Canadian Spotlight

1,100-MW Peace River Site C gets environmental go-ahead

Environment Canada and the environment and forestry ministers of British Columbia have granted final environmental approvals for BC Hydro to construct the 1,100-MW Peace River Site C hydroelectric project in British Columbia.

BC Hydro said British Columbia still must make a final investment decision and the province-owned utility must obtain regulatory permits and authorizations before it can proceed with the C.9 billion (US billion) project.

Canada Environment Minister Leona Aglukkaq issued a formal statement Oct. 14 outlining the Governor in Council’s determination that the environmental effects of the proposed Site C project are justified in the circumstances.

In a separate announcement the same day, B.C. Environment Minister Mary Polak and Forests, Lands and Natural Resources Operations Minister Steve Thomson said Site C is in the public interest and that the benefits of the project outweigh the risks of significant adverse environmental, social and heritage effects.

Should the project proceed, B.C.’s Environmental Assessment Office is to coordinate compliance management efforts with other government agencies to ensure that the office is satisfied that certificate conditions are met.

Site C is included in BC Hydro’s Integrated Resource Plan detailing how the utility plans to meet an expected 40% increase in British Columbia’s electricity demand over the next 20 years.

Visit for more details about the Site C project and its environmental approval.

Voith Hydro wins contract to outfit 695-MW Keeyask project

Manitoba Hydro awarded a contract to Voith Hydro to design, supply and install seven vertical propeller turbine-generator units for the 695-MW Keeyask plant on the Lower Nelson River in Manitoba.

The first unit at the C$6.5 billion (US$5.9 billion) plant is expected to go on line in 2019, with all seven units being commissioned by 2020.

Keeyask is being built by the BBE Hydro Constructors Limited Partnership consortium, which includes Bechtel, Barnard Construction and EllisDon. Modular builder Britco began construction camp work in August.

The Keeyask hydro project is being developed by Manitoba Hydro in conjunction with Tatskweyak, Fox Lake, War Lake and York Factory first nations groups.

In related news, Manitoba Hydro is now seeking companies to design, manufacture, supply and install seven governors for this project, as well as provide technical support through commissioning of Units 1 through 7.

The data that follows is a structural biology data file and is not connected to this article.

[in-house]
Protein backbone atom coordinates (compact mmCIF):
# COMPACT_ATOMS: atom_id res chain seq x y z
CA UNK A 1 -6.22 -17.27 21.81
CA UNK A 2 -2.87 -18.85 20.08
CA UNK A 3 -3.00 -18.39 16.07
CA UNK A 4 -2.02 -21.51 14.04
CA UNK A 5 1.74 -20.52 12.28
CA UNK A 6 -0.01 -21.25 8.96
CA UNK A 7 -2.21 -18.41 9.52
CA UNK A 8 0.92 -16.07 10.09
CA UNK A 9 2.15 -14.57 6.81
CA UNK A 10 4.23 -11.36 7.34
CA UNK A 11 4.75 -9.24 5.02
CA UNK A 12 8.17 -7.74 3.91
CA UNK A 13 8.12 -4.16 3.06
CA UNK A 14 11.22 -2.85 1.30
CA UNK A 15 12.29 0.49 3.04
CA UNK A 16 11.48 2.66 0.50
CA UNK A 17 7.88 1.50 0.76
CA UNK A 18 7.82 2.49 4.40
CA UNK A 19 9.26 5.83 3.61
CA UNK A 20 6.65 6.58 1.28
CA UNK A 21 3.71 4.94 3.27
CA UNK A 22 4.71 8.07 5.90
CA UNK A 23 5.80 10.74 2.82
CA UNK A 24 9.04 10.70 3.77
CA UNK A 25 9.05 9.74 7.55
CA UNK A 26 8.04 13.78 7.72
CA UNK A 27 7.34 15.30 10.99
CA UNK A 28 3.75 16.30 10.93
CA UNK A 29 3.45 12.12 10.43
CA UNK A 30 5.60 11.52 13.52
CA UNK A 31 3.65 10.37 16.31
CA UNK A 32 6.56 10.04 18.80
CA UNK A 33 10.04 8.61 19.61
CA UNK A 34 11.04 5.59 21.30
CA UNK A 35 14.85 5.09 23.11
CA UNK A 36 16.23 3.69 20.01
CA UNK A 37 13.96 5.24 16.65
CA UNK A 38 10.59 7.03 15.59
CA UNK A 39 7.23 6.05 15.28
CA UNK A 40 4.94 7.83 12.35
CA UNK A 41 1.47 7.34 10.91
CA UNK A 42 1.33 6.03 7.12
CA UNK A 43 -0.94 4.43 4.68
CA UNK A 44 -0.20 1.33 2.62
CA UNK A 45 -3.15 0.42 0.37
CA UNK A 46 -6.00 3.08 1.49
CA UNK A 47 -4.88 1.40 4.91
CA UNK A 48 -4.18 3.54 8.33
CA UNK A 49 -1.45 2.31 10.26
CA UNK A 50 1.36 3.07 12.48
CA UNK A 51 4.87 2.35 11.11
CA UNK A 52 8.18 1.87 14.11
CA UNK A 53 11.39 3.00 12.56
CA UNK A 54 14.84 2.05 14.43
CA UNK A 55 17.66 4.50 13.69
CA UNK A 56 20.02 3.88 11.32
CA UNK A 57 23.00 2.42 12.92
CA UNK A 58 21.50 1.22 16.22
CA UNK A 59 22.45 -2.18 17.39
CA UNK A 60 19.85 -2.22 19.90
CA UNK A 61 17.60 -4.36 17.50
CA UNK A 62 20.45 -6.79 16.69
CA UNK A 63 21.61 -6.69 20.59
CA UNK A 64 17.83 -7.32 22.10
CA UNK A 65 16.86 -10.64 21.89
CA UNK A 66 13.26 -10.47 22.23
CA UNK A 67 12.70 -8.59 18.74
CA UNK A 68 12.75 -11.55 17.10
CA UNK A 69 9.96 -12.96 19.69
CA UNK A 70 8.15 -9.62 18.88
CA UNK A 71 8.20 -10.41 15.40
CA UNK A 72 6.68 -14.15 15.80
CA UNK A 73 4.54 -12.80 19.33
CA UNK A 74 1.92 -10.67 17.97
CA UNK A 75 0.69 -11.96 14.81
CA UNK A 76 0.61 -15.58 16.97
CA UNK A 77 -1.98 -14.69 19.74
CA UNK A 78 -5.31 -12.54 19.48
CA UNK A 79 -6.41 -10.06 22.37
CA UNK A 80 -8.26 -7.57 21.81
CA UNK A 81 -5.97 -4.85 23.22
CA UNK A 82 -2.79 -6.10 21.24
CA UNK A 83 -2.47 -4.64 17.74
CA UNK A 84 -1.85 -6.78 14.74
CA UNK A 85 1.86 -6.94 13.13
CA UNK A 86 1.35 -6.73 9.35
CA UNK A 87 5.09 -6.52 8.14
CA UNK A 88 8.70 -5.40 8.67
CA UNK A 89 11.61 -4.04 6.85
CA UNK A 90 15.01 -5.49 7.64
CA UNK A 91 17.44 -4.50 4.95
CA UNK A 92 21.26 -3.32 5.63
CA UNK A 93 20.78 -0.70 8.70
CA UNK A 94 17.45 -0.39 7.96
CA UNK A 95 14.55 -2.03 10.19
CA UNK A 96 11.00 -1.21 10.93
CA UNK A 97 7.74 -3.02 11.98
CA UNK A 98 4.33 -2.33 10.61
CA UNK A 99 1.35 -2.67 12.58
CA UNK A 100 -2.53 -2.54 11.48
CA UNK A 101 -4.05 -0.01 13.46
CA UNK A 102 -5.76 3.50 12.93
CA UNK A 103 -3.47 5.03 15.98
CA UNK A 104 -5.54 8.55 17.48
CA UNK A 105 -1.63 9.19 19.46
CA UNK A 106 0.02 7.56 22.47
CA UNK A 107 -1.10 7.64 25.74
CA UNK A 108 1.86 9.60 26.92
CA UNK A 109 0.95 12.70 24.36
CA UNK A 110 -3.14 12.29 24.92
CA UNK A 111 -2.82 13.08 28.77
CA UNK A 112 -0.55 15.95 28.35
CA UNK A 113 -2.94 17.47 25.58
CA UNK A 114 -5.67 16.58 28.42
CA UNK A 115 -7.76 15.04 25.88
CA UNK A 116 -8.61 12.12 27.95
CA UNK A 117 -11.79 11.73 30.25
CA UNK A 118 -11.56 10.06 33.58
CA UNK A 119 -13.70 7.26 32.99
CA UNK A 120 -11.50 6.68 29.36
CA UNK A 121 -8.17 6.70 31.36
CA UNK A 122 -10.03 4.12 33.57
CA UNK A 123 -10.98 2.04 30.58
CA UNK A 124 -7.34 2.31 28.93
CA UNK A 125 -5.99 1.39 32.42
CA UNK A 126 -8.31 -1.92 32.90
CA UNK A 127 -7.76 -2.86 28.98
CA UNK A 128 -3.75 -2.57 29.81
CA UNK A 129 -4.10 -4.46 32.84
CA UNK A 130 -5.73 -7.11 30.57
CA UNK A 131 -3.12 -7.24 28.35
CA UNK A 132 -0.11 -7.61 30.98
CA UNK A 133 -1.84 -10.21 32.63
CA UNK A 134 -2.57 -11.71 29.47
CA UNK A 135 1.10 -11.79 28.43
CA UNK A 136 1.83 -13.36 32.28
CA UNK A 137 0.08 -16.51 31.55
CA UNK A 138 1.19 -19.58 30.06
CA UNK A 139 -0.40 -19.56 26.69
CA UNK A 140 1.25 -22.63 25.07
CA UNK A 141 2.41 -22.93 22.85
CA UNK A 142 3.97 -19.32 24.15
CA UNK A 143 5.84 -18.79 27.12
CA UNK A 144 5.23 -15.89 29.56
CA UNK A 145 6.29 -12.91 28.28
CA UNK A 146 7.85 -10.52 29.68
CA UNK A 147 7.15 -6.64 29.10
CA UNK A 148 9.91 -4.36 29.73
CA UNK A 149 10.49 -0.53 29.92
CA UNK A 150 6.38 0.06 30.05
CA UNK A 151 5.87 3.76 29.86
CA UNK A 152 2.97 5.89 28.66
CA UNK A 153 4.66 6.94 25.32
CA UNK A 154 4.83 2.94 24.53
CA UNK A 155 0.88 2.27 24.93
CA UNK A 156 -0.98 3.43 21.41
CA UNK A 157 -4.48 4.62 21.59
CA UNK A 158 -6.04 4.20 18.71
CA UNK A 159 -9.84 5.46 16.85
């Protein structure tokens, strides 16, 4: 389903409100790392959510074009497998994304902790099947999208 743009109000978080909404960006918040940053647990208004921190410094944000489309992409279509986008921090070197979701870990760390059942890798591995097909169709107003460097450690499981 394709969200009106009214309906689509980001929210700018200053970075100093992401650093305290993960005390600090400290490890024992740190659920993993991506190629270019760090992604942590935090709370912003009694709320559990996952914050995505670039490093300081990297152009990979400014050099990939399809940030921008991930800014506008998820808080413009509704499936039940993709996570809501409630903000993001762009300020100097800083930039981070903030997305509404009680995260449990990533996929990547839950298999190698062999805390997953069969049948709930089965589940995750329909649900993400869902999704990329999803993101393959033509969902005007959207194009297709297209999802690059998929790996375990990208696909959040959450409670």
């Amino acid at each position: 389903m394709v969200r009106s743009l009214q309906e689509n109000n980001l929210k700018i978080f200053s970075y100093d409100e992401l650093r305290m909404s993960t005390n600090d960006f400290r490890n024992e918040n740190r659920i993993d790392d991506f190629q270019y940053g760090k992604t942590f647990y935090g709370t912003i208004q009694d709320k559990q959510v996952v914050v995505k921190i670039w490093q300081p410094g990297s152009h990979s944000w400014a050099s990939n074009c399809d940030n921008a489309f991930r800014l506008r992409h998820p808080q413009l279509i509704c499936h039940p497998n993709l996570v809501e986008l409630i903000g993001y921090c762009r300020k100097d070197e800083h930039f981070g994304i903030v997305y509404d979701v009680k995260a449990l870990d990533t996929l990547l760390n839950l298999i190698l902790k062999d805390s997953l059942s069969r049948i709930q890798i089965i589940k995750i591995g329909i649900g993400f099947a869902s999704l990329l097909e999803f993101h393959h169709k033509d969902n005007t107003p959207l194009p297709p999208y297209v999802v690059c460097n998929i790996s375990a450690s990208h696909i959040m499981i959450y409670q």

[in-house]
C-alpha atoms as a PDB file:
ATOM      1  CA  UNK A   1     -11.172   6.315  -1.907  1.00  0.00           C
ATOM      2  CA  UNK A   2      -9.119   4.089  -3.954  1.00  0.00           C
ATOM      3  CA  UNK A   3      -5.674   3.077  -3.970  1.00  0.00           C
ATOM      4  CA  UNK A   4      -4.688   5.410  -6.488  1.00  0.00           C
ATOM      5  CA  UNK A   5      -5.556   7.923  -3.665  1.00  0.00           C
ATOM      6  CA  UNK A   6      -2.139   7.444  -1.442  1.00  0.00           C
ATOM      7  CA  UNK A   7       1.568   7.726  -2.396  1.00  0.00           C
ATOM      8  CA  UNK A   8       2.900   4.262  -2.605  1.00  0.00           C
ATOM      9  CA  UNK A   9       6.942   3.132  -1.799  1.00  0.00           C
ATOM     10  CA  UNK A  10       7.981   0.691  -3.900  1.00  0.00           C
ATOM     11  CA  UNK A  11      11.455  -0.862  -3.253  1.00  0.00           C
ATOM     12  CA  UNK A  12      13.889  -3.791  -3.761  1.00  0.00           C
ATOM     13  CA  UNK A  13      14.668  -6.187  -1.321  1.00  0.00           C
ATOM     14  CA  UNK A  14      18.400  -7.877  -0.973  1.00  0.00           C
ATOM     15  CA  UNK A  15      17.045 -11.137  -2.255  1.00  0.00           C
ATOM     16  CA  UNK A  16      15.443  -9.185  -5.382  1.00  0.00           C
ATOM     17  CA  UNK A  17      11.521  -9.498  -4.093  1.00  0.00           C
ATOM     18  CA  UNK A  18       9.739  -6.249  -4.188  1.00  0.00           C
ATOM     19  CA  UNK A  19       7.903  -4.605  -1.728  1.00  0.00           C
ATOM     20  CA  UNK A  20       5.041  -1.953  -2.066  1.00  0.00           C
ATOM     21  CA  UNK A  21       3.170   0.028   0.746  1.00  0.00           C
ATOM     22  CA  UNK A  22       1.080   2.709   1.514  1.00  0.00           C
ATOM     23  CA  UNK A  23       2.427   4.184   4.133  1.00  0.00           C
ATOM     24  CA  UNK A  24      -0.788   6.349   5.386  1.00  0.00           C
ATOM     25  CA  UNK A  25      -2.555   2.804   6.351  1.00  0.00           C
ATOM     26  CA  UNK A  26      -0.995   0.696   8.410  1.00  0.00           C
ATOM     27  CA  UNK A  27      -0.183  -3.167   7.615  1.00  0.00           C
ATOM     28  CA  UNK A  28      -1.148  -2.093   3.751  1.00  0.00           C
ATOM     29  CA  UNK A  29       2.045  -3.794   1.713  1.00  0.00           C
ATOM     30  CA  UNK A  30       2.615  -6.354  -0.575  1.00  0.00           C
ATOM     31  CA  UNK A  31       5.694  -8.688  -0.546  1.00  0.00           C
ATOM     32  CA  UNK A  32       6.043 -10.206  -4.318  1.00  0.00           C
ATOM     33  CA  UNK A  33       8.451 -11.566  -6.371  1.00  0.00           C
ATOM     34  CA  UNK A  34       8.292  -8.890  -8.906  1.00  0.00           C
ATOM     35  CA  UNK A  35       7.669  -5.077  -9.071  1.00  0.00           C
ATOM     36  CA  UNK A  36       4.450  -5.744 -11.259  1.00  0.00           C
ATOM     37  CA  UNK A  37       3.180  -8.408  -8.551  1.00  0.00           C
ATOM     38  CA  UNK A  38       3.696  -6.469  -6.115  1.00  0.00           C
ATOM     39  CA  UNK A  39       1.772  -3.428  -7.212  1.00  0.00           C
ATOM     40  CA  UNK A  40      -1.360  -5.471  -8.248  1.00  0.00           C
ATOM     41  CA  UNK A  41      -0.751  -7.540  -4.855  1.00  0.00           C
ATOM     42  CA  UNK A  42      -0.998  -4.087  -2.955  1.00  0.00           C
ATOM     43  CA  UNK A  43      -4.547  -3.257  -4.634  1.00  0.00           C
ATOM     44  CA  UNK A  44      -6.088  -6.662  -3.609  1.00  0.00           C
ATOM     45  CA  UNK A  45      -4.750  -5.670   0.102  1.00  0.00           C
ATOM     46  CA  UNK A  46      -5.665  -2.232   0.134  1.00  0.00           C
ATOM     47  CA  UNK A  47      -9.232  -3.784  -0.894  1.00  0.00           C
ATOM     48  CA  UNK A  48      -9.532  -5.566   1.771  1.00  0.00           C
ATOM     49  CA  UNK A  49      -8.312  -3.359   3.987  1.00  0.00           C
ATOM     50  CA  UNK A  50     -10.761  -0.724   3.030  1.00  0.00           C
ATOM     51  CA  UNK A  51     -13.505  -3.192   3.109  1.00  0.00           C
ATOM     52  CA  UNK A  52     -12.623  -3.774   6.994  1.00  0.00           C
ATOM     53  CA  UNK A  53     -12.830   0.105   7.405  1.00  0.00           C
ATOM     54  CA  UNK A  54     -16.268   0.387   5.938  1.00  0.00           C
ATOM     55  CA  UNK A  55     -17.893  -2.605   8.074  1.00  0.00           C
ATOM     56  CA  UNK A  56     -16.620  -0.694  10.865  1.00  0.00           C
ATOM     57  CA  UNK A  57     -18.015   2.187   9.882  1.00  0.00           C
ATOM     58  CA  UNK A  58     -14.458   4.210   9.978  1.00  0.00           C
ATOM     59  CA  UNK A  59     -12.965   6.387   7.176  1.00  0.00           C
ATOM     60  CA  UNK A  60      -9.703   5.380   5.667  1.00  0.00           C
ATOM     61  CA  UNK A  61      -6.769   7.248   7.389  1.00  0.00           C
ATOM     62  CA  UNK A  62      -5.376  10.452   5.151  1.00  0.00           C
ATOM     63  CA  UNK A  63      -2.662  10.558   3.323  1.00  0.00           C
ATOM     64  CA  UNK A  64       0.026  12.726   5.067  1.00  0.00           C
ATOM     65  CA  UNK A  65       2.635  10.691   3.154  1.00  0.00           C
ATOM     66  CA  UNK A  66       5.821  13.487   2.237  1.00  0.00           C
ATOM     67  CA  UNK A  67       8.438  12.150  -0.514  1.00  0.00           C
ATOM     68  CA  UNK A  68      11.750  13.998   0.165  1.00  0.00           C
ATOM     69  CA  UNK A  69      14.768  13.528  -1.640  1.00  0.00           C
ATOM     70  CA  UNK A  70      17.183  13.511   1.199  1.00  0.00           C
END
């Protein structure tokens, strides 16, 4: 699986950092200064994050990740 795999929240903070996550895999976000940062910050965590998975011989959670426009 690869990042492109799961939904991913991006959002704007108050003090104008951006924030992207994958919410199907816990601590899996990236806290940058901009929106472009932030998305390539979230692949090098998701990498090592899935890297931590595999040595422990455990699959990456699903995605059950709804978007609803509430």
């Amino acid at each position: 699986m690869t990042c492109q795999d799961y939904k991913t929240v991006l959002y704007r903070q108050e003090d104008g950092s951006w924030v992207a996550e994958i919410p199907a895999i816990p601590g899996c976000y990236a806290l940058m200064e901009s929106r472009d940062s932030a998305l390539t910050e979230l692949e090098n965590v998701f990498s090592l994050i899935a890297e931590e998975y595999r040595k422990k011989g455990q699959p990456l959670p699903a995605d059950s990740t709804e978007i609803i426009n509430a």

Innergex closes financing for 21.2-MW Tretheway Creek plant

Innergex Renewable Energy Inc. closed C$92.2 million (US$87.2 million) in financing for the 21.2-MW Tretheway Creek project in British Columbia.

The developer said the financing is fully underwritten by National Bank Financial Inc. and Sun Life Assurance Co. of Canada, with both parties acting as lenders and National Bank acting as agent.

The non-recourse construction and term project financing carries a fixed interest rate of 4.99%, with the loan to convert to a 40-year term loan upon the start of commercial operation. The principal will be amortized over 35 years, beginning in its sixth year.

Construction of the plant began in 2013 on Crown land about 50 km north of Harrison Hot Springs. The project is expected to begin commercial operation in the fourth quarter of 2015, at which point power generated by the Tretheway Creek facility will be delivered to BC Hydro under a 40-year fixed-price contract obtained under the province’s 2008 clean power call for proposals.

Winchie Creek receives government investments

The Canadian government has announced investments of about C$554,500 (US$502,400) in the Tla-o-qui-aht First Nation’s 4.4-MW Winchie Creek project to be built in British Columbia.

The Ministry for Aboriginal Affairs and Northern Development Canada (AANDC) said the funding will help finance planning, hydrology and environmental studies, as well as engineering designs for the project, which is to be located near Tofino on the west coast of Vancouver Island.

Development of the project involves the construction of a small weir that will divert water to an intake, through a penstock to a powerhouse.

The funding was provided under AANDC’s community Opportunity Readiness Program, which provides project-based funding to First Nation and Inuit communities in support of economic opportunity in the country.

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